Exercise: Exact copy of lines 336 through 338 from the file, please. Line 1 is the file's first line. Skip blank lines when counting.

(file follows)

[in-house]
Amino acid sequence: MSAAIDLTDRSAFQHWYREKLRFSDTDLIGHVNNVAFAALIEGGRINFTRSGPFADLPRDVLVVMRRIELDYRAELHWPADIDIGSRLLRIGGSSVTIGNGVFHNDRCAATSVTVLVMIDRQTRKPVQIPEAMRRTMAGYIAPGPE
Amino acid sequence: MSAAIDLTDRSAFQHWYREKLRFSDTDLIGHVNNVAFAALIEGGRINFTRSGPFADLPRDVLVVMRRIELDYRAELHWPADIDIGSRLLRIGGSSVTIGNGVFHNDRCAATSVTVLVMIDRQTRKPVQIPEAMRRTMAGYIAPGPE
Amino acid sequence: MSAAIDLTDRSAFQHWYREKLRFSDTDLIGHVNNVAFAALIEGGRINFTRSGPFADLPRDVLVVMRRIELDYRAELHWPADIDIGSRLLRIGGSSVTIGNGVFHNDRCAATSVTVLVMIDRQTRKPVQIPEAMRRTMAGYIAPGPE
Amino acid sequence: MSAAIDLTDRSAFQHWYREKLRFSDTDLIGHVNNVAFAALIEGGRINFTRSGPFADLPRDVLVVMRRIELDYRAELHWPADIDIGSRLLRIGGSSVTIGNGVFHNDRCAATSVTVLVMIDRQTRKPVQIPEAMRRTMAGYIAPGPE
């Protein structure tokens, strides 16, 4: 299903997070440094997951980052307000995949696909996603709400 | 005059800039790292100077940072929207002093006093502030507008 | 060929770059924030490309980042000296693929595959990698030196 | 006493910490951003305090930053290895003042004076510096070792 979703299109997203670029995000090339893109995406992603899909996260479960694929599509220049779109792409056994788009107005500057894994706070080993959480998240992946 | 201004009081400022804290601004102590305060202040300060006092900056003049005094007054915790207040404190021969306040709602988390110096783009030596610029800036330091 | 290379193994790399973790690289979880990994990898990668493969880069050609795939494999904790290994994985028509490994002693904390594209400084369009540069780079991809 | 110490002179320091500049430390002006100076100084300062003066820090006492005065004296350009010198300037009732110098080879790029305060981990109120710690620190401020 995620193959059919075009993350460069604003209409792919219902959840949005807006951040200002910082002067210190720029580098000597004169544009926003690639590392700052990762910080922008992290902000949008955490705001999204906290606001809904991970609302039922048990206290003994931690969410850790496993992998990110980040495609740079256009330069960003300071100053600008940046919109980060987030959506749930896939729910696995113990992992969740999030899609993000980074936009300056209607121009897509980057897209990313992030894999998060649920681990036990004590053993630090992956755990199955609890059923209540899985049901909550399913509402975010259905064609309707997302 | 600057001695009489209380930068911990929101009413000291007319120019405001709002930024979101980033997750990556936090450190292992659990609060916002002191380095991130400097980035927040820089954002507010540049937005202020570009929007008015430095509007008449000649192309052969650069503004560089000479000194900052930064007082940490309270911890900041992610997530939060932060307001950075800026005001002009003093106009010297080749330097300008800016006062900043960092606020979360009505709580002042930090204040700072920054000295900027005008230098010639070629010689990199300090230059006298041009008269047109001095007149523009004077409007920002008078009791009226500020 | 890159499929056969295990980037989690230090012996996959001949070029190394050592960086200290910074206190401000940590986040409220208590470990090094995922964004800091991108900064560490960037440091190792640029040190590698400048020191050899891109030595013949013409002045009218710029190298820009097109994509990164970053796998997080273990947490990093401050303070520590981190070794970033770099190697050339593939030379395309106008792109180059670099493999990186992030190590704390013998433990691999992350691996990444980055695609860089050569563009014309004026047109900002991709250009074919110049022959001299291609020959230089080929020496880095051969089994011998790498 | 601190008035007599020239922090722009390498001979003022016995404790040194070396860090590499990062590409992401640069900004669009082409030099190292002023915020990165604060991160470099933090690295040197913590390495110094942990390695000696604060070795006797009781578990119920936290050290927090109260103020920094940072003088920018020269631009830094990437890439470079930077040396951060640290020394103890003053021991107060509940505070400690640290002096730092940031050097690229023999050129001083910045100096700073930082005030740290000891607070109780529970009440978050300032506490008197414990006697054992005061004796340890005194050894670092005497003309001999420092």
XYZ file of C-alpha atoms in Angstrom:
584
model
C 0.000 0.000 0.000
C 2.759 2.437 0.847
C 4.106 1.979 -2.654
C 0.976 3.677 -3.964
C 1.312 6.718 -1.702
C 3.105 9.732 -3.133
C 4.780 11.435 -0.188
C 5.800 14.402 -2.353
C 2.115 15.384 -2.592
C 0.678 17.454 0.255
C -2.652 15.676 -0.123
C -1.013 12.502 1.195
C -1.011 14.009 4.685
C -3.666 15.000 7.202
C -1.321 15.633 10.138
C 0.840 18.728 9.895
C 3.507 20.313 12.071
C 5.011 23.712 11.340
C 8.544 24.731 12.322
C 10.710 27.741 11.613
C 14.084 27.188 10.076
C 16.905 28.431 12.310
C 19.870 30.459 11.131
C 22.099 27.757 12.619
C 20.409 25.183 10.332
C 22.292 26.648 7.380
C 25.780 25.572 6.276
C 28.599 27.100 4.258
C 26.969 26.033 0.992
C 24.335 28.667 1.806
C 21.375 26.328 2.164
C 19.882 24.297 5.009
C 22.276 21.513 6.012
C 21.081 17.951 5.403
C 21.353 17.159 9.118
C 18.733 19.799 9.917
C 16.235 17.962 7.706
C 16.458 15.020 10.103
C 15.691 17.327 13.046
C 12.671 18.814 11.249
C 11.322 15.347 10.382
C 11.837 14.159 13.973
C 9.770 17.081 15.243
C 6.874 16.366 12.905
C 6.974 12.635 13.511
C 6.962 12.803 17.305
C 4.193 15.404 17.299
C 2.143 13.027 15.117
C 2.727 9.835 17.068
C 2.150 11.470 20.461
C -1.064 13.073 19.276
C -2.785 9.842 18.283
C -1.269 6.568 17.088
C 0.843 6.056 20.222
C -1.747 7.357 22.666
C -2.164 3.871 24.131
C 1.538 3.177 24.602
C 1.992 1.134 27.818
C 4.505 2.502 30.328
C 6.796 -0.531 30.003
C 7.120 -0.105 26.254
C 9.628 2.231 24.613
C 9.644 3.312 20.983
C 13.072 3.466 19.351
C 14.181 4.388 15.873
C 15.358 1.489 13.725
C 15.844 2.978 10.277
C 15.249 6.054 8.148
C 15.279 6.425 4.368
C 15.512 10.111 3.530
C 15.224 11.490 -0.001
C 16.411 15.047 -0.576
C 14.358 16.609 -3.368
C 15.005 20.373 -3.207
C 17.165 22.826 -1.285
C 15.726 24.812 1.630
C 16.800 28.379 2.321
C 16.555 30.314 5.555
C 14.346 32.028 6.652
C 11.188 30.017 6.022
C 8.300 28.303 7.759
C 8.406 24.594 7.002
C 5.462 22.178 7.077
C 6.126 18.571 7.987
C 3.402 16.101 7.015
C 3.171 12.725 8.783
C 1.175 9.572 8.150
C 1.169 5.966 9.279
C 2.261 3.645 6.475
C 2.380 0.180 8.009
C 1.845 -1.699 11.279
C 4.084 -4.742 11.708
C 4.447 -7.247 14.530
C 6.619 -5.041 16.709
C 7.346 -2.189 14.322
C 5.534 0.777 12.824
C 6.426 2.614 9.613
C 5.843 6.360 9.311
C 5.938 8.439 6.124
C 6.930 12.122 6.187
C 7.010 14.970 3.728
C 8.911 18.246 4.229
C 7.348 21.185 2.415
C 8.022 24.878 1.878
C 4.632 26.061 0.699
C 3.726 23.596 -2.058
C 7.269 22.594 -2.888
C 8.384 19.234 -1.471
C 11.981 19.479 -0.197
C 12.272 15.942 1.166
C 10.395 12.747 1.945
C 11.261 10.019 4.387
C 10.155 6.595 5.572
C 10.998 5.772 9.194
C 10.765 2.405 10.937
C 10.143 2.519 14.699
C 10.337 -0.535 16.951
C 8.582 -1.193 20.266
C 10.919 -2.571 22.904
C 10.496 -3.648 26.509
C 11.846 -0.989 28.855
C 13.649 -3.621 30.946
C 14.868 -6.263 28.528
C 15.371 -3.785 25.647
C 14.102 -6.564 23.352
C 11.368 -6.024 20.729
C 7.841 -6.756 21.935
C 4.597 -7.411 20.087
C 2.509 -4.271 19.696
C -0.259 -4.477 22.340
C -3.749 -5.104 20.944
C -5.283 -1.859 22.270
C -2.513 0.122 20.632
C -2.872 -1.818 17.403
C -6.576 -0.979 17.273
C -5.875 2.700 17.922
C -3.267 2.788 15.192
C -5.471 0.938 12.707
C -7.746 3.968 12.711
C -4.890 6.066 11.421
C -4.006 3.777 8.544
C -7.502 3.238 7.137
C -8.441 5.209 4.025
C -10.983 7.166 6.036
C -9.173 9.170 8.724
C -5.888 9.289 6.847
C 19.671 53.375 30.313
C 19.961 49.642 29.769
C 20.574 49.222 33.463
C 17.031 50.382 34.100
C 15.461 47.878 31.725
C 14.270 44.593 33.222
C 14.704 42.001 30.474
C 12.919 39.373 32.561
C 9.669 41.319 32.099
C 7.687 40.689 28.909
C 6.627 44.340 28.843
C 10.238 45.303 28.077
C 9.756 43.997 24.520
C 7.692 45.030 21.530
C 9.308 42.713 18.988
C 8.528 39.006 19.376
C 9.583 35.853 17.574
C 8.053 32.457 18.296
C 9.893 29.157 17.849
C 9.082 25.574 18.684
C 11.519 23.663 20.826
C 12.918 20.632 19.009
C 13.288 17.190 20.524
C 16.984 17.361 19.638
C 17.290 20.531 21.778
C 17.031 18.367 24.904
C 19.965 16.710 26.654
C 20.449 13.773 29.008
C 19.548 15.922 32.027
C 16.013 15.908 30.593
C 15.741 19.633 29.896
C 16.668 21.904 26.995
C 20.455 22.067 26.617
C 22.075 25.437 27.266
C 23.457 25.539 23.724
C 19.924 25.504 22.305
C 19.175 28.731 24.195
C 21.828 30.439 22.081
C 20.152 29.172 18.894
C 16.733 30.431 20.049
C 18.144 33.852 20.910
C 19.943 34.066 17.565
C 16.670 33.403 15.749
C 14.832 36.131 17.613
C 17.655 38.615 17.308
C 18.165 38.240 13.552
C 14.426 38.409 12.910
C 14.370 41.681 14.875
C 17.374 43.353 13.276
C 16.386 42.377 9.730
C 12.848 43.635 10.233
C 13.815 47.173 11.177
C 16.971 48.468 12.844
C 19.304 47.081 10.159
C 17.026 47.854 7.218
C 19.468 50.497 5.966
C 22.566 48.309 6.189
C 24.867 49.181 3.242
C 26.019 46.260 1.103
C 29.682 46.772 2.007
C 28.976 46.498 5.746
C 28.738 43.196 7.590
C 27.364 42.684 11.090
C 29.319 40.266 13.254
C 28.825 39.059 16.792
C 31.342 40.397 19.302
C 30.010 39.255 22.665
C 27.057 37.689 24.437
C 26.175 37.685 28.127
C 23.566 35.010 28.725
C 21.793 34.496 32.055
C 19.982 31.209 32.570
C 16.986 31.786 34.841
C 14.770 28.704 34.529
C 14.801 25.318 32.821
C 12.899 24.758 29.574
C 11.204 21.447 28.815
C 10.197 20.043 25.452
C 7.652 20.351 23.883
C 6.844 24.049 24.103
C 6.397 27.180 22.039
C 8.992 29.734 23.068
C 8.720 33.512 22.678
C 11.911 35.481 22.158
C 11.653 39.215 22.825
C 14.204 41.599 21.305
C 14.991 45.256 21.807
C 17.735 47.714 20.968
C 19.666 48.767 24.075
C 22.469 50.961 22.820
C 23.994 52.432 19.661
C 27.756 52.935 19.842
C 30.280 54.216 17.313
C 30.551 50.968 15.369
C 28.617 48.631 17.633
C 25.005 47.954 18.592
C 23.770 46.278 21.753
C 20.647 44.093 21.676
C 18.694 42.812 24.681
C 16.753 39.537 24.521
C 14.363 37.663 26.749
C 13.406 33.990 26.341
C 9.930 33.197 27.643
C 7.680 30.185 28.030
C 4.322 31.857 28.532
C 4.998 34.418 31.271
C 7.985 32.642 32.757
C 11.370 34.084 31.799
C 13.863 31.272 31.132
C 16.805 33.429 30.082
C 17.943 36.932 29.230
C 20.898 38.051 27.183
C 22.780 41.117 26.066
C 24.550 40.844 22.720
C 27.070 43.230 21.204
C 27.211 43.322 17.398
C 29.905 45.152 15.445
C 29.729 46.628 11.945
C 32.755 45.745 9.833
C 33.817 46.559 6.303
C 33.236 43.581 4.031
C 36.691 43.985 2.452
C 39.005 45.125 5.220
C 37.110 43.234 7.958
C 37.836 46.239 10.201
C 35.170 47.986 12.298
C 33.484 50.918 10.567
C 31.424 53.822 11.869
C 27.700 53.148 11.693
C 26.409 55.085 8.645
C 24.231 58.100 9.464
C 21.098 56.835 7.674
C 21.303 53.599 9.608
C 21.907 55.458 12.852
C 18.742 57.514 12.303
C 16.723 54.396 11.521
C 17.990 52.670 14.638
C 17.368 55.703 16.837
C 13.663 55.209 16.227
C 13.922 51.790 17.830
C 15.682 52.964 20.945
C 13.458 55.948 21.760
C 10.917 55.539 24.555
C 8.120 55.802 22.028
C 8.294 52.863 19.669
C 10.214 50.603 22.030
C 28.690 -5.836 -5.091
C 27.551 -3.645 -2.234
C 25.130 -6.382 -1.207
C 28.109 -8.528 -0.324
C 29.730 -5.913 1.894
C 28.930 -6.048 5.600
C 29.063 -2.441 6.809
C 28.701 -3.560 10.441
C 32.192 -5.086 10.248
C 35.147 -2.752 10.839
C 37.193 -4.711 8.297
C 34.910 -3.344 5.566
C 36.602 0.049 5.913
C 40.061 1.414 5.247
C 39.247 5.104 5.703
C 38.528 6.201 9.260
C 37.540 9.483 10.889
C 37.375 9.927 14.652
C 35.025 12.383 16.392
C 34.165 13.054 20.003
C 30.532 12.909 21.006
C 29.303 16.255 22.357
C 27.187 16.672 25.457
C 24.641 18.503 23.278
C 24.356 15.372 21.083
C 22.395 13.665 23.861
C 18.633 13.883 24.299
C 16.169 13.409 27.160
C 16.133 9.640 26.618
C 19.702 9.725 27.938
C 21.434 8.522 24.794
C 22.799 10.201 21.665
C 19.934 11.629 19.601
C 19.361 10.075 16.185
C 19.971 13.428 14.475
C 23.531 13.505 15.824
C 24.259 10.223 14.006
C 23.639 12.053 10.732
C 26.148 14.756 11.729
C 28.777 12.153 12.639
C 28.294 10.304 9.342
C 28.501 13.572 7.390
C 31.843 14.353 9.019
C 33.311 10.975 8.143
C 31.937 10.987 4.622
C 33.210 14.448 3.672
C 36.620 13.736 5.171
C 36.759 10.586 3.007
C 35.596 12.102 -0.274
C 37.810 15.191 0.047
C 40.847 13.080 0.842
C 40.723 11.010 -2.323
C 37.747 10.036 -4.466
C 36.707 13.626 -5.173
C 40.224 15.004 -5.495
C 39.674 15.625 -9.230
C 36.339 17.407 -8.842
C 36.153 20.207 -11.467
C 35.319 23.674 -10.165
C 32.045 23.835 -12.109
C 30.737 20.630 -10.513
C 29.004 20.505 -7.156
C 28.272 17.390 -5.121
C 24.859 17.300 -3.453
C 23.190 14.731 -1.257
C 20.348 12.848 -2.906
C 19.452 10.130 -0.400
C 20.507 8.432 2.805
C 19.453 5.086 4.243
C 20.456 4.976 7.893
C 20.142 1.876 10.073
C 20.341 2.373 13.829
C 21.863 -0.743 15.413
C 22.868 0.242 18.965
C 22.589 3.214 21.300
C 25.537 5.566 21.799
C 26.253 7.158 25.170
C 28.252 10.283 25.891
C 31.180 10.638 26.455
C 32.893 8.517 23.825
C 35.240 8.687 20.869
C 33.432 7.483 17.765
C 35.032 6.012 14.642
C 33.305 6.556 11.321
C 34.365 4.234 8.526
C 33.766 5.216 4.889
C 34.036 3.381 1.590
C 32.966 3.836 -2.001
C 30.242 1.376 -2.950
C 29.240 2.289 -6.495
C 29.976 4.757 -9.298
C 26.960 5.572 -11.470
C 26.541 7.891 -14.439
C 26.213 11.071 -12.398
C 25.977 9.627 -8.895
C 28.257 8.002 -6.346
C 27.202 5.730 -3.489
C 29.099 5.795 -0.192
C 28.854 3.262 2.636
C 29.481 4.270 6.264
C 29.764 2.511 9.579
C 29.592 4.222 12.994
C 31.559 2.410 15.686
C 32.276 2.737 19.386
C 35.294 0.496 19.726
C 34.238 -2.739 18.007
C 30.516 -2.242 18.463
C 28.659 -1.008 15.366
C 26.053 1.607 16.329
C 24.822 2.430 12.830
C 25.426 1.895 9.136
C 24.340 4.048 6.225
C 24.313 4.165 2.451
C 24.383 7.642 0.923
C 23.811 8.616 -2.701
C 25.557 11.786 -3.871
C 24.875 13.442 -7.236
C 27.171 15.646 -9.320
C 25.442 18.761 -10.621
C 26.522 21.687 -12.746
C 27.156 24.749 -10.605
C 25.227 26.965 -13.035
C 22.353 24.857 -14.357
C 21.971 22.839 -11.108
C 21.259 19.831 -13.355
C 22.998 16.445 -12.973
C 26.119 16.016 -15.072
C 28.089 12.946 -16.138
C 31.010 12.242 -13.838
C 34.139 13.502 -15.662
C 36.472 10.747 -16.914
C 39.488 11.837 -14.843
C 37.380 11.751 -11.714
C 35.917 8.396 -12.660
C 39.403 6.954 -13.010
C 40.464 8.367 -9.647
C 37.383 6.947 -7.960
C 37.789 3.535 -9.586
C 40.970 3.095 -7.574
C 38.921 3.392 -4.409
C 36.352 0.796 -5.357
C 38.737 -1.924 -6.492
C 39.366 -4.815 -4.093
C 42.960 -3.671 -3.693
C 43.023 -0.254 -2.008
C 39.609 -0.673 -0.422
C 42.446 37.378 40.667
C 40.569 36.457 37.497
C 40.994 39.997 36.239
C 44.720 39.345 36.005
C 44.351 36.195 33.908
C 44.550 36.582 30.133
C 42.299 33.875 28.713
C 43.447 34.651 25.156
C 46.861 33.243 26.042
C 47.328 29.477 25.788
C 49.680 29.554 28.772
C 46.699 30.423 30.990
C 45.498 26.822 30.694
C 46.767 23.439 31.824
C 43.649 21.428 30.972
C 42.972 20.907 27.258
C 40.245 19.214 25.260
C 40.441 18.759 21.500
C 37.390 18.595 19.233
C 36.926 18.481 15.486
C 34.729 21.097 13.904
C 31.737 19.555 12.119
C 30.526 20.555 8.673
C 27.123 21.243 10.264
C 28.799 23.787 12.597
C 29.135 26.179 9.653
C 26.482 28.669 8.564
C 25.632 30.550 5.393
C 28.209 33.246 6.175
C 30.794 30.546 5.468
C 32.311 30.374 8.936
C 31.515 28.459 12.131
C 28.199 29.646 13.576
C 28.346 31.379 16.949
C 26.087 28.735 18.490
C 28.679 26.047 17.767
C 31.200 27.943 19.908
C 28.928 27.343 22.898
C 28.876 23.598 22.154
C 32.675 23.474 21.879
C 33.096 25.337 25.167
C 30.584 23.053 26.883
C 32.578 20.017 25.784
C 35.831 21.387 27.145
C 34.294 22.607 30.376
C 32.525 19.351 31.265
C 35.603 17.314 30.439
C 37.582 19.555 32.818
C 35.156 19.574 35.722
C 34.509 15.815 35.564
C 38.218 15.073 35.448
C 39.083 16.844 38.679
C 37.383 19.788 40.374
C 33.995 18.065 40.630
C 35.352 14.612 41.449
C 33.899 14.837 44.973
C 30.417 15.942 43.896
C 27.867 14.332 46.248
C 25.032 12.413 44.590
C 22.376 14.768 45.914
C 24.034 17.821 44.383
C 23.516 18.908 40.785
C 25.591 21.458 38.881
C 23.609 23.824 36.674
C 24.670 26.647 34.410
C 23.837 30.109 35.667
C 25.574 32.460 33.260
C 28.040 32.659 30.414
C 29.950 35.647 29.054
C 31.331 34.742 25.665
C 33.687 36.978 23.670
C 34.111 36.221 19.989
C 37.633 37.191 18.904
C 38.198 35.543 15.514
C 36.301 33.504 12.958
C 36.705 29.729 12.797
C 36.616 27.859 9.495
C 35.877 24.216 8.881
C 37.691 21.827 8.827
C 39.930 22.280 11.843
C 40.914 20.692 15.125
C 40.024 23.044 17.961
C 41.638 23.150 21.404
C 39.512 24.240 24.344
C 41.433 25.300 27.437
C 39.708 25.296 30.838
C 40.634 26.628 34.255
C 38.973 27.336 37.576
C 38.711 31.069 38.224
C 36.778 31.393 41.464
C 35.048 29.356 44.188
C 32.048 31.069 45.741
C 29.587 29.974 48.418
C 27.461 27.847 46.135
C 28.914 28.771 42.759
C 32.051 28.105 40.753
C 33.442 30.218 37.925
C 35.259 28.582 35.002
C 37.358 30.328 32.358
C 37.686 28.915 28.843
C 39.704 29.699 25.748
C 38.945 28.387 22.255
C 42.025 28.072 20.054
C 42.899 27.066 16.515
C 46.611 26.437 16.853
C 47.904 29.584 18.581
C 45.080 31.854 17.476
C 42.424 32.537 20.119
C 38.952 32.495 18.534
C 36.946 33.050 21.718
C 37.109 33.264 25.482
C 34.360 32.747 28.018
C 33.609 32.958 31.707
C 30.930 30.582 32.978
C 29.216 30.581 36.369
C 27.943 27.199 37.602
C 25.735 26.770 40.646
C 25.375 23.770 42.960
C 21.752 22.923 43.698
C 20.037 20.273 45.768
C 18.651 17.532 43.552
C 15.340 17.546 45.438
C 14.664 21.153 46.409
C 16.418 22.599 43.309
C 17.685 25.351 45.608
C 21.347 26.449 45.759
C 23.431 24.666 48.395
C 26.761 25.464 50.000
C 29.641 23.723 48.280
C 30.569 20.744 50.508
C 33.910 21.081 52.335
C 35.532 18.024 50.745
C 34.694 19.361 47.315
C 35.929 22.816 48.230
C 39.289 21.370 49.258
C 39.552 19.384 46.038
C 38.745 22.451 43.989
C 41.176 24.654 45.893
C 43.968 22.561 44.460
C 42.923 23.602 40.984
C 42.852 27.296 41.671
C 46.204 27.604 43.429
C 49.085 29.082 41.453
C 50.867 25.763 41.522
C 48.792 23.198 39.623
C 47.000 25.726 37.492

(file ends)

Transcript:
C 19.971 13.428 14.475
C 23.531 13.505 15.824
C 24.259 10.223 14.006